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Extending Trastuzumab for 2 years Does Not Significantly Improve Outcomes Versus 1 Year
First Comprehensive Review of European Breast Cancer Screening Programs Finds Benefits Outweigh Harm
Images Reveal Potential for NIR Imaging to Detect Success of Breast Reconstruction
Lack of Oxygen in Cancer Cells Leads to Growth and Metastasis
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Lack of Oxygen in Cancer Cells Leads to Growth and Metastasis

It seems as if a tumor deprived of oxygen would shrink. However, numerous studies have shown that tumor hypoxia, in which portions of the tumor have significantly low oxygen concentrations, is in fact linked with more aggressive tumor behavior and poorer prognosis. It's as if rather than succumbing to gently hypoxic conditions, the lack of oxygen commonly created as a tumor outgrows its blood supply signals a tumor to grow and metastasize in search of new oxygen sources – for example, hypoxic bladder cancers are likely to metastasize to the lungs, which is frequently deadly.

A University of Colorado Cancer Center study published in the journal Cancer Research details a mechanism by which these hypoxic conditions create aggressive cancer, with possible treatment implications for cancers including breast, ovarian, colorectal, pancreatic, prostate, bladder and other cancers.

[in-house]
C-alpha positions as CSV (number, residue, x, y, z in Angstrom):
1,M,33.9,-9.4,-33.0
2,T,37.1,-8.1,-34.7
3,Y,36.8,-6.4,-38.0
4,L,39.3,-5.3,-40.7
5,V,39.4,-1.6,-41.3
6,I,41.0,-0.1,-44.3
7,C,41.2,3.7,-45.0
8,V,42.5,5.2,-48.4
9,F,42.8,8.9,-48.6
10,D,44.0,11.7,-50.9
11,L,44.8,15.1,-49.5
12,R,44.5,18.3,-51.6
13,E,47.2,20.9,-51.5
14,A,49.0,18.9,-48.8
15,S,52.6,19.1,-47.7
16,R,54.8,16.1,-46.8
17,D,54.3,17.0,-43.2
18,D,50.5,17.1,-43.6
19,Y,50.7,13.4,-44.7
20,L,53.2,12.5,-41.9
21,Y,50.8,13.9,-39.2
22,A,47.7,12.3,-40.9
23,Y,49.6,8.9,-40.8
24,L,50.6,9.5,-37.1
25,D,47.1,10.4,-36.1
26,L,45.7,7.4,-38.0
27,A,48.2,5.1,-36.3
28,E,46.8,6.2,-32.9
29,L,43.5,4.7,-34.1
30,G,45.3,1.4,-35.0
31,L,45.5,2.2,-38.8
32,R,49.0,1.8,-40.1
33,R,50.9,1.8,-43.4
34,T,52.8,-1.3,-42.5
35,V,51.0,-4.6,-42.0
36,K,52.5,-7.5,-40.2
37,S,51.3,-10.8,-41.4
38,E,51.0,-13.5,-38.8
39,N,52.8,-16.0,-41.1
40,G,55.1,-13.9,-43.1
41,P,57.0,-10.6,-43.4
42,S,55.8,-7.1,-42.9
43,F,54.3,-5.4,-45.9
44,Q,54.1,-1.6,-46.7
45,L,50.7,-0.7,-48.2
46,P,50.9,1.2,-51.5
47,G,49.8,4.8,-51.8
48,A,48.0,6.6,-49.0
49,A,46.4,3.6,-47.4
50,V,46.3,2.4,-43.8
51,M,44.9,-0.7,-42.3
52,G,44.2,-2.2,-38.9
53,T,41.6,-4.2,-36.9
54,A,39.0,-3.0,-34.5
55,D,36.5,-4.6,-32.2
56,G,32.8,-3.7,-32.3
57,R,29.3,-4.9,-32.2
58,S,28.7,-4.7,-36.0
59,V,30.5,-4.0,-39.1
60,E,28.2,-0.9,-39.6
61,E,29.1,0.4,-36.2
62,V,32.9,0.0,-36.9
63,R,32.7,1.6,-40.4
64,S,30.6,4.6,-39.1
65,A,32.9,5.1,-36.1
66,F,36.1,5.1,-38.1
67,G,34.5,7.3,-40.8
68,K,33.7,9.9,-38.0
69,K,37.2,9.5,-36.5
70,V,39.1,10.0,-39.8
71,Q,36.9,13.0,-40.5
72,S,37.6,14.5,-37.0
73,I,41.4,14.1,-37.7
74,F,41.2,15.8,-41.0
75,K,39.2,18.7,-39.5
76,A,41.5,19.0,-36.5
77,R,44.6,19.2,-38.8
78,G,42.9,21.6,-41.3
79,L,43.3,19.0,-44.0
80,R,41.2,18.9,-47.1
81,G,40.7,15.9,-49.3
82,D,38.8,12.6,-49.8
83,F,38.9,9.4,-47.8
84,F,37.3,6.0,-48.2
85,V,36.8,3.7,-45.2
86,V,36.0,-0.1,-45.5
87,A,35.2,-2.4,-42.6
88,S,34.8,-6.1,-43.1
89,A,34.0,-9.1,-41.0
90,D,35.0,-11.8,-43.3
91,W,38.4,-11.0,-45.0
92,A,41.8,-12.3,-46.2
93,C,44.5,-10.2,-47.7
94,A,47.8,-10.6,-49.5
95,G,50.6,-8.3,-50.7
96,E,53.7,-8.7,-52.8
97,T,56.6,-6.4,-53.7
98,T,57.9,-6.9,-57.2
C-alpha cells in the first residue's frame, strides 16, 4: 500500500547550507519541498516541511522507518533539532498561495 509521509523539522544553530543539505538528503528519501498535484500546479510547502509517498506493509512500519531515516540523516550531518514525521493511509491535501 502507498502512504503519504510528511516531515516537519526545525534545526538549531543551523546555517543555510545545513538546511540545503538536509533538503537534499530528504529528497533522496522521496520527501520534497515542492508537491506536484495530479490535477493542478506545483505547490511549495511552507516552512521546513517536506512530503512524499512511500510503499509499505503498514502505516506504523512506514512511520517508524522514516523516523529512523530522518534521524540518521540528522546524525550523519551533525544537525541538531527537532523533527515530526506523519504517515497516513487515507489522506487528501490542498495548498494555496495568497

"We've known that the protein HIF-1a is overexpressed in hypoxic tumors. And we've known that the cancer stem cell marker CD24 is overexpressed in many tumors. This study shows a link between the two – the HIF-1a of hypoxia creates the overexpression of CD24. And it's this CD24 that creates a tumor's aggressive characteristics of growth and metastasis," says Dan Theodorescu, MD, PhD, director of the University of Colorado Cancer Center and the paper's senior author.

Outgrowing the blood supply leads to tumor hypoxia, which leads to overexpression of HIF-1a, which signals the production of CD24, which makes tumors grow and metastasize. In addition to aggression, CD24 has also been shown to confer resistance to chemotherapy, allowing this small population of cells to regrow the tumor once chemotherapy ends, leading to relapse and disease progression.

"Now imagine we target CD24," Theodorescu says. "Either by removing a cell's ability to make CD24 or by killing cells marked by this protein, it's likely we could disarm this most dangerous population of cells."

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